We wanted to share this important announcement with you. We’re very excited that Congressman Mark Walker (NC) will now join Senator Lankford (OK) as a co-chair of the Congressional Prayer Caucus. Though we will miss Congressman Forbes’ leadership in the U.S. Capitol, the Congressional Prayer Caucus will continue to grow in strength and influence with the new leadership.
WASHINGTON, DC — Congressional Prayer Caucus co-chairman Senator James Lankford (R-OK) and former Rep. Randy Forbes (R-VA) today announced that Rep. Mark Walker (R-NC) will serve as the new House co-chair of the Caucus. Rep. Walker will assume the leadership role previously held by Forbes, who founded the Caucus in 2005 to protect the right of individuals to pray and practice their faith freely.
“Our nation was founded on the solid conviction that all men were endowed by their Creator with certain inalienable rights, yet across America, faith has come under attack,” said Forbes. “Freedom of conscience is part of who we are as a nation, and we must preserve this fundamental freedom in our nation. That’s why I founded the Prayer Caucus. Today, the strength and size of the Caucus is a testament to the importance of protecting and preserving our nation’s Judeo-Christian heritage. I look forward to not only seeing the Caucus grow, but to continue its work to preserve the presence of religion, faith, and morality in the marketplace of ideas.”
“I am extremely grateful for Rep. Randy Forbes and his leadership of the Congressional Prayer Caucus over the last decade,” said Lankford. “America is stronger because of his commitment to creating this Caucus, and being a consistent champion for religious freedom. Our nation is a diverse country that values the freedom to have faith or have no faith at all. It is vitally important that Congress respects these values in public policy, as well as culture. The Congressional Prayer Caucus has worked successfully to advocate for and protect values that are fundamental to the fabric of our nation, and I’m honored to have Rep. Mark Walker serve as co-chairman.”
“I am honored to serve as Co-chair of the Congressional Prayer Caucus with my good friend Senator Lankford,” said Walker. “Prayer is a source of strength and hope for so many Americans – a source we must recognize and protect. Though politics can be divisive at times, prayer should be a uniting force for Congress and for our nation. I look forward to serving the caucus and fighting to protect one of the foundations of our First Amendment.”
Before serving in Congress, Rep. Walker spent more than two decades in full-time ministry, most recently at Lawndale Baptist Church in Greensboro, North Carolina. For six seasons, he wrote and directed the annual Greensboro Christmas Spectacular performance, attended by several thousand people each December.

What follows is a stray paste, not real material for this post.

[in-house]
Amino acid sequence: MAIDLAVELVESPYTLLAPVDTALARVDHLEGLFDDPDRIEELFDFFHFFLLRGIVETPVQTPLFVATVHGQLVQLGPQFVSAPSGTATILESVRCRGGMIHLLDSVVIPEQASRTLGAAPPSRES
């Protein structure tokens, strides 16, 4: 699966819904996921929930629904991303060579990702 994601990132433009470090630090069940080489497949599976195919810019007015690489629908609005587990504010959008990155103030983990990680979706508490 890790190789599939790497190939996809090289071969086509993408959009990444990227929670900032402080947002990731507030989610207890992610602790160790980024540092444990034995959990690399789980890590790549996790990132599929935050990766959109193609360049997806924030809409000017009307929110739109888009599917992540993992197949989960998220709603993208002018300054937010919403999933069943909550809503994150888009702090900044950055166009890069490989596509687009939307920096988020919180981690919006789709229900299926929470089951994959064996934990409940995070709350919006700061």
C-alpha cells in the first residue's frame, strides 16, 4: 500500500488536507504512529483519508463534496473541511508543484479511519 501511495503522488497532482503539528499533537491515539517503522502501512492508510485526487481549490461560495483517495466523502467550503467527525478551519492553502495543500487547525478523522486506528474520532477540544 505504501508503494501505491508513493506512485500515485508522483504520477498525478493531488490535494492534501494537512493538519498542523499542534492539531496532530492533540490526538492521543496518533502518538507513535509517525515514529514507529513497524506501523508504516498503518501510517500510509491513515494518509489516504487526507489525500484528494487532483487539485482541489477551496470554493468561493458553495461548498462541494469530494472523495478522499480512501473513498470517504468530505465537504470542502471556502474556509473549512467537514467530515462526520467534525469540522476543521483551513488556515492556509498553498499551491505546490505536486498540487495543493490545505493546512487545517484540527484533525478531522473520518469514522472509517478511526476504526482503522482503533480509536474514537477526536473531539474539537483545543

In January 2015, Lankford became the first senator to join the Caucus since its founding in 2005, making the Caucus bicameral. Lankford first joined the Caucus after his election to the U.S. House of Representatives in 2010. Before 2010, Senator Lankford served in full-time ministry for 22 years. Most recently, he was the Director of Student Ministry at the Baptist Convention of Oklahoma and Director of the Falls Creek Youth Camp, the largest youth camp in the United States.
The Congressional Prayer Caucus recognizes the vital role that prayer by individuals of all faiths has played in uniting Americans as a people, and in making us a more generous, more cooperative, and more forgiving people than we might otherwise have been. The Congressional Prayer Caucus has also served to successfully promote efforts that protect the free exercise of religion for all Americans, no matter what faith tradition they observe.
During the 114th Congress, the Congressional Prayer Caucus maintained a bipartisan, bicameral group of more than 90 Members, and the Caucus has experienced many successes since its founding in 2005. The Caucus advocated for a change in military regulations governing religious expression; passed legislation reaffirming ‘In God We Trust’ as our national motto; defended the practice of legislative prayer; and advocated for the reversal of the policy at Walter Reed Medical Center that prohibited individuals from using or distributing religious items during visits to the hospital. The Caucus has also defended the right of religious student groups to operate on secular campuses according to their faith; urged the Administration to protect religious hiring rights; supported legislation to ensure that all child welfare service providers have the equal opportunity to serve children and families; and worked to ensure that our national motto and Pledge of Allegiance were included in the US Capitol Visitor Center.
In 2017, the Caucus will continue advocating for the free exercise of religion for people of all faiths.